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"Vitamin E refers to a group of eight fat-soluble compounds that include both tocopherols and tocotrienols. Of the many different forms of vitamin E, ³-tocopherol is the most common in the North American diet. ³-Tocopherol can be found in corn oil, soybean oil, margarine, and dressings. ±-tocopherol, the most biologically active form of vitamin E, is the second-most common form of vitamin E in the diet. This variant can be found most abundantly in wheat germ oil, sunflower, and safflower oils. As a fat-soluble antioxidant, it stops the production of reactive oxygen species formed when fat undergoes oxidation. Amounts over 1,000 mg (1,500 IU) per day are called Hypervitaminosis E, as they may increase the risk of bleeding problems and vitamin K deficiency."
"Vitamin E is a fat-soluble antioxidant that stops the production of ROS formed when fat undergoes oxidation. Scientists are investigating whether, by limiting free-radical production and possibly through other mechanisms, vitamin E might help prevent or delay the chronic diseases associated with free radicals."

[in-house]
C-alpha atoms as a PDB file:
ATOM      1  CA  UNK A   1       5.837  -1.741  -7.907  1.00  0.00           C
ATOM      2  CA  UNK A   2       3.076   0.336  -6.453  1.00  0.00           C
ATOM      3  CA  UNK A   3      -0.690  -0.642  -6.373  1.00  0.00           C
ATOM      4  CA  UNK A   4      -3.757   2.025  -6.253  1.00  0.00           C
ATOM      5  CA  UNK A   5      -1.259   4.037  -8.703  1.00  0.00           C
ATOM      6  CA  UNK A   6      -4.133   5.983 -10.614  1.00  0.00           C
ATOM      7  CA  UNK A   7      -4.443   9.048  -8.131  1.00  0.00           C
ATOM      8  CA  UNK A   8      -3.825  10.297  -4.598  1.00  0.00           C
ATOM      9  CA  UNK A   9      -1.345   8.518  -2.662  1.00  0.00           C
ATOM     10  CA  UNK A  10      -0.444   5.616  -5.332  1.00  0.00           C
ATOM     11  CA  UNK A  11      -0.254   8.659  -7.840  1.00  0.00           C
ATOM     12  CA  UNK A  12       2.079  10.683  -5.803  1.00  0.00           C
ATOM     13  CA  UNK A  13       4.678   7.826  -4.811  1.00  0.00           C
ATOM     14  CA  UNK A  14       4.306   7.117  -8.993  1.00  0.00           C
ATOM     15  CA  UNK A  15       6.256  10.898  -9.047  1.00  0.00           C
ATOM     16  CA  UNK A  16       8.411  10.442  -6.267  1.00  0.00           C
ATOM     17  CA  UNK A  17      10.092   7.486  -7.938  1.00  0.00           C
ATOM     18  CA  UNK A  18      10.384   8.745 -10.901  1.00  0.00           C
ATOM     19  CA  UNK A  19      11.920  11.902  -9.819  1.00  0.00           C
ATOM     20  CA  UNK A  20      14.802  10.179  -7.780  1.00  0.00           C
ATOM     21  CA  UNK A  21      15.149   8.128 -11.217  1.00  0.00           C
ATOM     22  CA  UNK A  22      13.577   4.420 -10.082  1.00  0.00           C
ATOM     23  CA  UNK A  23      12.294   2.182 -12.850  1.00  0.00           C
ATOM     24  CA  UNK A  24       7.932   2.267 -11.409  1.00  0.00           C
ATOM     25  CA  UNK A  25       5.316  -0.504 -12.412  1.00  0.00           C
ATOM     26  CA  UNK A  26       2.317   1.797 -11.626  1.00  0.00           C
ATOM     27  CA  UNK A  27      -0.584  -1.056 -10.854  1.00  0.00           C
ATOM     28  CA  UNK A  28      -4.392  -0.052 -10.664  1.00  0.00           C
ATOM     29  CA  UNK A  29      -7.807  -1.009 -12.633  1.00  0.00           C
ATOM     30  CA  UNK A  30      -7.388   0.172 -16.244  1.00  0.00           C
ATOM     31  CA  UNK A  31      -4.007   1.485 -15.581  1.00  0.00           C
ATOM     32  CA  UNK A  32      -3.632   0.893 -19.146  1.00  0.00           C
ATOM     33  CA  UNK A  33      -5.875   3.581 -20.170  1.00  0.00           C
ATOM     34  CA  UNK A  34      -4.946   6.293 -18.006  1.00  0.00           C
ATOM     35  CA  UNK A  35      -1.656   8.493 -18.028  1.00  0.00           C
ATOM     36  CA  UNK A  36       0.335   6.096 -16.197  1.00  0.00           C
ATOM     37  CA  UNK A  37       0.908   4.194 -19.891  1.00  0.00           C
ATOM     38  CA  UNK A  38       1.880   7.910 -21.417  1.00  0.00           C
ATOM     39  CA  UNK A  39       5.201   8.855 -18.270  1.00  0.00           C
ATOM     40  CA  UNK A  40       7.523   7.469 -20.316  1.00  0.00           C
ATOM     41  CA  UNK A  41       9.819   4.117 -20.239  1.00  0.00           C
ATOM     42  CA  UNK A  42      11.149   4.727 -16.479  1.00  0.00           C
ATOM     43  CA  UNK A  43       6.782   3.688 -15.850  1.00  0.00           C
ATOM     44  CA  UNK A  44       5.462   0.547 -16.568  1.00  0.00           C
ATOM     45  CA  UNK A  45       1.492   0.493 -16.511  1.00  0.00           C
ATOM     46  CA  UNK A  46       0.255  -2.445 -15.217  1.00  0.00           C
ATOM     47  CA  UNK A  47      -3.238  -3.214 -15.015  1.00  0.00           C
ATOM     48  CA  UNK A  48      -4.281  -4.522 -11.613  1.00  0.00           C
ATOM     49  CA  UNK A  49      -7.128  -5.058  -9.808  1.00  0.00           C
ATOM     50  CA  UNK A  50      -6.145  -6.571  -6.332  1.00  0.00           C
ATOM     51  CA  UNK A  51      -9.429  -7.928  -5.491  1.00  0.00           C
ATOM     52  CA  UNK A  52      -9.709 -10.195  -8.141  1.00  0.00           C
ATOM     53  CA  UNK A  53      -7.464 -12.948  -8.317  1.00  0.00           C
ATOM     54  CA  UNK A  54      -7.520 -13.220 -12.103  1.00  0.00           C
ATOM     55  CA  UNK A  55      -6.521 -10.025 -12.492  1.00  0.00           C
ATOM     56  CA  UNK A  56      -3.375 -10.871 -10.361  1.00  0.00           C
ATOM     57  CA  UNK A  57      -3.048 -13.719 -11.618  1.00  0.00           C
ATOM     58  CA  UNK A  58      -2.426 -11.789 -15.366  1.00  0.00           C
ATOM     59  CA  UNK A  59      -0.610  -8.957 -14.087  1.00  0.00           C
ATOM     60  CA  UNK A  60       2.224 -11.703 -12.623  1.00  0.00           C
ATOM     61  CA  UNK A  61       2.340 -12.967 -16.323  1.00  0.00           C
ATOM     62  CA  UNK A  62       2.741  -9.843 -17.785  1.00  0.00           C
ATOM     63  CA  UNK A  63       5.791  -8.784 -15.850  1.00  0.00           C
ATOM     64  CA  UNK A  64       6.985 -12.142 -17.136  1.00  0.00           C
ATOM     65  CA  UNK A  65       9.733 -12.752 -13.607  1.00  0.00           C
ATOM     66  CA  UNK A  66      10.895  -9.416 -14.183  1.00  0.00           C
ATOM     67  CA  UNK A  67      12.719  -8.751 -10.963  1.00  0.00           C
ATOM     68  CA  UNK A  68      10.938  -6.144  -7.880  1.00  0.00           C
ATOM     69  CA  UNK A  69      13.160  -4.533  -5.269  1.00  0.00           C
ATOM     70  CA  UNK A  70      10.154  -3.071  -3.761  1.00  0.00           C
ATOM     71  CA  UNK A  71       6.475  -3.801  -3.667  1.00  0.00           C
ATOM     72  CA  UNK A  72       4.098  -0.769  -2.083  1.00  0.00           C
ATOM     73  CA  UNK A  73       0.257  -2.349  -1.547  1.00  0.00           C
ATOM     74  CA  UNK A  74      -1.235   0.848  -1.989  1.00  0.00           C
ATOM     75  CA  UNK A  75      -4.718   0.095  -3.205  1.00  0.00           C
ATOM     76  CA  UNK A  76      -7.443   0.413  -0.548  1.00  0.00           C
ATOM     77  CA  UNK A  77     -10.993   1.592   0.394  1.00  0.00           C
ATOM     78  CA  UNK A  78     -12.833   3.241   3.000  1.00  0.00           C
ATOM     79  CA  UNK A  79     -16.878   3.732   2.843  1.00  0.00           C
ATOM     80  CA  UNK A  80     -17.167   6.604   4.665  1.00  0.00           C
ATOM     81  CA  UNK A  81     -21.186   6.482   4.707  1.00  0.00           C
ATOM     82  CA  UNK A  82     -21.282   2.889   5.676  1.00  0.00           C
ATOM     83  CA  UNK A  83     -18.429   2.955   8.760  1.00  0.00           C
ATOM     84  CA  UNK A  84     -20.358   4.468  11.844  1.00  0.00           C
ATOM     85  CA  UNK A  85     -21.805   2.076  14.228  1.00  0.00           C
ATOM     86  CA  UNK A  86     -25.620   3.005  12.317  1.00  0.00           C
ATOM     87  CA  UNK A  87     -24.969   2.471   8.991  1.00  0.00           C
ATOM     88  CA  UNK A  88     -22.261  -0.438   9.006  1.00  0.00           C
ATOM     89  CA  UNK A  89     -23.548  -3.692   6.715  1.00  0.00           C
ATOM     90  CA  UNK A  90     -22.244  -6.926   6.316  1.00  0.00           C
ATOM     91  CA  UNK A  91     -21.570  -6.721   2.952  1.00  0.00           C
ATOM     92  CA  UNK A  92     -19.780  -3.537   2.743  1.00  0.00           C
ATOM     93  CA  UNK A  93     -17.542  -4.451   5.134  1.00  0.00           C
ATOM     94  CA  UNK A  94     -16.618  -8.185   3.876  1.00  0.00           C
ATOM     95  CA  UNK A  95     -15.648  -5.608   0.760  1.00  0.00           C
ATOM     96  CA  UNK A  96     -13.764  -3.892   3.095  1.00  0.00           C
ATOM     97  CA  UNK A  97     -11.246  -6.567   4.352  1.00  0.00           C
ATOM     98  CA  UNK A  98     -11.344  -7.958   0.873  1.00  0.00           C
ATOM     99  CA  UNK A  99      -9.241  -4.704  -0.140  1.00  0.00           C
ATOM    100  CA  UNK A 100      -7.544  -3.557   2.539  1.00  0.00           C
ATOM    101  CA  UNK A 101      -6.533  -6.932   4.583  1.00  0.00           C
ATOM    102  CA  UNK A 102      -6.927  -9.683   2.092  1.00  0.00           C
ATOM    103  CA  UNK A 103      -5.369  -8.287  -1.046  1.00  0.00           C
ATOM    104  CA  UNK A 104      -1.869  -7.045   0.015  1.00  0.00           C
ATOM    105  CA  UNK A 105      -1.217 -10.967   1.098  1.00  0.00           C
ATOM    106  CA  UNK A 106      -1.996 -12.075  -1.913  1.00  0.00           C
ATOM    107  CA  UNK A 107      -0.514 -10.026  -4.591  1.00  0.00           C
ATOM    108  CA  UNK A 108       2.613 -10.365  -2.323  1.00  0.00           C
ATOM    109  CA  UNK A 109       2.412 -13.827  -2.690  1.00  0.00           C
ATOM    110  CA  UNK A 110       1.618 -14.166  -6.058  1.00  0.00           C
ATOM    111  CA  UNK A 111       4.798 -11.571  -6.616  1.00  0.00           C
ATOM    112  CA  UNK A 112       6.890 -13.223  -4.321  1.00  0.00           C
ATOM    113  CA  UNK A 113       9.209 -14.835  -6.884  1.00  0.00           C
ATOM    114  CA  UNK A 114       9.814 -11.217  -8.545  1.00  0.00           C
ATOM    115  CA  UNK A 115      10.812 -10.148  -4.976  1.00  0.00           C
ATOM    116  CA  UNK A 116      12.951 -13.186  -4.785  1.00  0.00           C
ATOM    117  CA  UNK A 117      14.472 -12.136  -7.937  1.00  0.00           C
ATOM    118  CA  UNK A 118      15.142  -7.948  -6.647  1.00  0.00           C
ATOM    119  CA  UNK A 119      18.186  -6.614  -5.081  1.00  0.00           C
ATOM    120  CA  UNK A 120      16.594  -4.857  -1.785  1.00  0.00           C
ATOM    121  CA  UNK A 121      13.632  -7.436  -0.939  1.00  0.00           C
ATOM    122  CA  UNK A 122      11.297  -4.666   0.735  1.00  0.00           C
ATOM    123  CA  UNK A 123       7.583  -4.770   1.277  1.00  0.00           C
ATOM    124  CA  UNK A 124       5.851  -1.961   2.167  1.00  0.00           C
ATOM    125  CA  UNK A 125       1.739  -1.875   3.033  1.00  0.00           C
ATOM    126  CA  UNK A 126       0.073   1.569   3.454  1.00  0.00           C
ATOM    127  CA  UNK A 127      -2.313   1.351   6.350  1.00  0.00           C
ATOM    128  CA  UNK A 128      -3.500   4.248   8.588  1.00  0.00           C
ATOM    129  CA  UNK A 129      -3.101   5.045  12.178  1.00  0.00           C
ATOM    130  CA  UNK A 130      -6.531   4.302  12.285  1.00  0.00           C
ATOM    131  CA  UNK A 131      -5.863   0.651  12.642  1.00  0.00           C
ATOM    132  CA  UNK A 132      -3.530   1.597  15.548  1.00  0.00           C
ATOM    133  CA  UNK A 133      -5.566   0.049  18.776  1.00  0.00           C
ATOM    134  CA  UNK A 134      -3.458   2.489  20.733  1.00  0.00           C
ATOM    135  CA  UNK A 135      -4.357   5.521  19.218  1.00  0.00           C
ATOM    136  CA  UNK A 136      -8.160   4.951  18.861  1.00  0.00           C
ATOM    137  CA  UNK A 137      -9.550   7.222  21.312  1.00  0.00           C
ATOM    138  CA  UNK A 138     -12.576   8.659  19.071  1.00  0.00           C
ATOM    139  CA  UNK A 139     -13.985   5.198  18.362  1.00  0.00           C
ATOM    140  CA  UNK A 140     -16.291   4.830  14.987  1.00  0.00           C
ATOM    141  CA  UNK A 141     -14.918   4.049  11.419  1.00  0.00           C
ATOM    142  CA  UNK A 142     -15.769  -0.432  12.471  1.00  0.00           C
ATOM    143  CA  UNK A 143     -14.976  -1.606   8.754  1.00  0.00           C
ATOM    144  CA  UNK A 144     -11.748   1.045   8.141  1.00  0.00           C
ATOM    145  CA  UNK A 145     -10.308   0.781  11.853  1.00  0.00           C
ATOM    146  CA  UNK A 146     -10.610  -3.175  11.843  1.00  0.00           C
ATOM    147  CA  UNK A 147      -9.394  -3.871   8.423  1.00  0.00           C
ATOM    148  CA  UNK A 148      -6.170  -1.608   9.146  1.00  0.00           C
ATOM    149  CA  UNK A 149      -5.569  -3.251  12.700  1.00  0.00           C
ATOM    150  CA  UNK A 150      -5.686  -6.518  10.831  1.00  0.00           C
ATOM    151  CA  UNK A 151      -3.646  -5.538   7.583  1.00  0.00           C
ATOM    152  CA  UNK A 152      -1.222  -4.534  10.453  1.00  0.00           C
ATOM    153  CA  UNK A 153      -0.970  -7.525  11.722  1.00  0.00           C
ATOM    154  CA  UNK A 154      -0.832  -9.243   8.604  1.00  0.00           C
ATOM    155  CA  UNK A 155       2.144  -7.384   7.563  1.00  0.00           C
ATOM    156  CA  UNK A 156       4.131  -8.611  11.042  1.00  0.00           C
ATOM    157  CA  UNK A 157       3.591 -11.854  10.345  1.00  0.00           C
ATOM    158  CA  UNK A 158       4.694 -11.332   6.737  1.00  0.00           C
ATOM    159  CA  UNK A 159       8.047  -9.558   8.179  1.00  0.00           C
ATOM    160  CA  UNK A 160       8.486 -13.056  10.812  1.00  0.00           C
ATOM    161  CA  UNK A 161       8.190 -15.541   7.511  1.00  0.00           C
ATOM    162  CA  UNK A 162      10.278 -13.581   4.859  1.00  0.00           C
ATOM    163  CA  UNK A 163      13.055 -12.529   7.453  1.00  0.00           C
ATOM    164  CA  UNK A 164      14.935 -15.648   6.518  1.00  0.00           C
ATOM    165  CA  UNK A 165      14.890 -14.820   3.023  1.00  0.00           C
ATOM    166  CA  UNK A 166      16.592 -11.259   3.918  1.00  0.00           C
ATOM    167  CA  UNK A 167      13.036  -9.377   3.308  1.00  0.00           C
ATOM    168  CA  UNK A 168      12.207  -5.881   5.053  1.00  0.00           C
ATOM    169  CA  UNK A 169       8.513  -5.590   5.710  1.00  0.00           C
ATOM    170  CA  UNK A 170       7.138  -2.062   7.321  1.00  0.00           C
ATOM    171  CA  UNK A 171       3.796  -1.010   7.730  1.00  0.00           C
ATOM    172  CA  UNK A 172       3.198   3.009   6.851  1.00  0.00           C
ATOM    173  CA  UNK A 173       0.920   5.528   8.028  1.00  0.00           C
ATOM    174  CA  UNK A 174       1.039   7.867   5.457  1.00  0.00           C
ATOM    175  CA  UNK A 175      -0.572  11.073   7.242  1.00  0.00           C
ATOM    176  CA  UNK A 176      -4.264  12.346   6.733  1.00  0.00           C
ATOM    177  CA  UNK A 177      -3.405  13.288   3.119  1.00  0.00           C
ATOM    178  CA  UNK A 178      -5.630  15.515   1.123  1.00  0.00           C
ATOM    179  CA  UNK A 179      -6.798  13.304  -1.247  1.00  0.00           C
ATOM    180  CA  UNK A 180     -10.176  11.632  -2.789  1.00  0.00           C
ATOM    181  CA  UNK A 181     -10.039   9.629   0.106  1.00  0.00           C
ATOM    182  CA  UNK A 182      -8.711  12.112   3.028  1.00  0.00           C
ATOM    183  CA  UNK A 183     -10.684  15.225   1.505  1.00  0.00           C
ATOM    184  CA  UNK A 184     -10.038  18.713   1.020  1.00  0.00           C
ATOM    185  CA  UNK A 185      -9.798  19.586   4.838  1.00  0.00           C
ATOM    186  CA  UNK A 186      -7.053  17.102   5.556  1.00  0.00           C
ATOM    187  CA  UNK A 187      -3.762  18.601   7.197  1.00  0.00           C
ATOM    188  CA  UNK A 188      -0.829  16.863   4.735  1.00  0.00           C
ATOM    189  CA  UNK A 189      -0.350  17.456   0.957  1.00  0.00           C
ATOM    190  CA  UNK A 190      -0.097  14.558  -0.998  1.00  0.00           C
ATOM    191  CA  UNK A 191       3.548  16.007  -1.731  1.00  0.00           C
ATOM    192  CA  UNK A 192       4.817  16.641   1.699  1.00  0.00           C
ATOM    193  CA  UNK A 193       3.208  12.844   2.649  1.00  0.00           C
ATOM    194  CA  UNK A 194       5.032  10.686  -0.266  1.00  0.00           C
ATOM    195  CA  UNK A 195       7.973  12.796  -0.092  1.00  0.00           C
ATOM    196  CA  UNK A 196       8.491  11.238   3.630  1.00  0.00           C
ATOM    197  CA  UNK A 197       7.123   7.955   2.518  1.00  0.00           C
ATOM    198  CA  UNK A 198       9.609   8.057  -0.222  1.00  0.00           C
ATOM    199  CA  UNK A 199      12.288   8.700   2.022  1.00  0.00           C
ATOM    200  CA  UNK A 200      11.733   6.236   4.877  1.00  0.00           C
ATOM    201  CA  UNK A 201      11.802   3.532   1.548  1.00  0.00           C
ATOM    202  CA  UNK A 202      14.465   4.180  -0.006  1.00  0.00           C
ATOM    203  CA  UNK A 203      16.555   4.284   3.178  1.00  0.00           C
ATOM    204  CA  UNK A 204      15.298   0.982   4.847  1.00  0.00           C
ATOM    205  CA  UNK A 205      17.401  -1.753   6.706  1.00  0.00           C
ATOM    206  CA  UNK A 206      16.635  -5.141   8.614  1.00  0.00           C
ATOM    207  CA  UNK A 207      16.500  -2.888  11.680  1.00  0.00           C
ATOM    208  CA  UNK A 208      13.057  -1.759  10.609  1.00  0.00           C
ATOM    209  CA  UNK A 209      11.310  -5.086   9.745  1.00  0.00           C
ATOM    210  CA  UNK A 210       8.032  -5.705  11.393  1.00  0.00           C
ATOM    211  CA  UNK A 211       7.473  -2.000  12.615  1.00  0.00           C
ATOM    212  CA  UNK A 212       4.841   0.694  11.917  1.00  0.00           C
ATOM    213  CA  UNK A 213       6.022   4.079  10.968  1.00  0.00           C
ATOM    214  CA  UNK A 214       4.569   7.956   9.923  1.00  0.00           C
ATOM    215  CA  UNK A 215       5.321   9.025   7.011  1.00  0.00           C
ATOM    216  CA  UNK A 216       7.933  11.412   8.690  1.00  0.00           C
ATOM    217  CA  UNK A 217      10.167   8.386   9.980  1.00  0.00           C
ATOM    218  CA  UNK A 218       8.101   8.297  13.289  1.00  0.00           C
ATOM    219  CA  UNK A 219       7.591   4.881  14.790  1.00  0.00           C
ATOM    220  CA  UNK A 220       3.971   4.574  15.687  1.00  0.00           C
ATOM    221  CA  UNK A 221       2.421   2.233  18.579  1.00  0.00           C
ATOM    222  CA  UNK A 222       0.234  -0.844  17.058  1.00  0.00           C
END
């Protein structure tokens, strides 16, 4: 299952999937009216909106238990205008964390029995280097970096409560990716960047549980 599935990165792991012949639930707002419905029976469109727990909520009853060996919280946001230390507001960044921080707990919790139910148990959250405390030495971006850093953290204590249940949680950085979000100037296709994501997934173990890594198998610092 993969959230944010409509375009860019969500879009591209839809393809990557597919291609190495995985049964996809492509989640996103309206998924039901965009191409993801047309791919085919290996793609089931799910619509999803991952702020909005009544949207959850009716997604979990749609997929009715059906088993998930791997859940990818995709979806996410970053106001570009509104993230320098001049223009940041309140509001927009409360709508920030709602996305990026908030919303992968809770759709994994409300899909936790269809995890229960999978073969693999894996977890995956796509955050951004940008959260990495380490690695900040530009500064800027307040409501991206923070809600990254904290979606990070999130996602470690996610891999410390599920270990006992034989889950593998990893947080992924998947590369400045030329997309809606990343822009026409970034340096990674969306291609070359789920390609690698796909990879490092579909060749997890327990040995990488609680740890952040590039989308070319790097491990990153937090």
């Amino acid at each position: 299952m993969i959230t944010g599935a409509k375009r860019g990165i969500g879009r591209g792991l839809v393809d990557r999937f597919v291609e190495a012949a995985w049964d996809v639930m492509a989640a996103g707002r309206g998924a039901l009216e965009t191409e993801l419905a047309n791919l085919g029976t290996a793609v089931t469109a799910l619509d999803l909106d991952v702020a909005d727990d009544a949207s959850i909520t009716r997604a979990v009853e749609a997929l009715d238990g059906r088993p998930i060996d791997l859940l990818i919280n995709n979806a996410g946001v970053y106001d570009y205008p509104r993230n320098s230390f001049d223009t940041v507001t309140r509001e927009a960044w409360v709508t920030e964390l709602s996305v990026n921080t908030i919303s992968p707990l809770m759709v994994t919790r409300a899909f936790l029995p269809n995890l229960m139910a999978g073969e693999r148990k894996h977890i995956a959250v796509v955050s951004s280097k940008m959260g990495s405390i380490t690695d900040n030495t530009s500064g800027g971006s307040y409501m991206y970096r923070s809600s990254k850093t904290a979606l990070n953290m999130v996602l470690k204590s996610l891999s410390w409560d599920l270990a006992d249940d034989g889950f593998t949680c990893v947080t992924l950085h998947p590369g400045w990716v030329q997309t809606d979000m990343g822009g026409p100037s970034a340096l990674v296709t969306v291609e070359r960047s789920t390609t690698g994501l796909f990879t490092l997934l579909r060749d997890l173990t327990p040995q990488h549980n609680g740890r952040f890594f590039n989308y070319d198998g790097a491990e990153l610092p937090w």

"The term vitamin E describes a family of 8 antioxidants, 4 tocopherols and 4 tocotrienols. alpha-tocopherol (a-tocopherol) is the only form of vitamin E that is actively maintained in the human body and is therefore, the form of vitamin E found in the largest quantities in the blood and tissue. "
"Fats, which are an integral part of all cell membranes, are vulnerable to destruction through oxidation by free radicals. The fat-soluble vitamin, alpha-tocopherol, is uniquely suited to intercept free radicals and thus prevent a chain reaction of lipid destruction."
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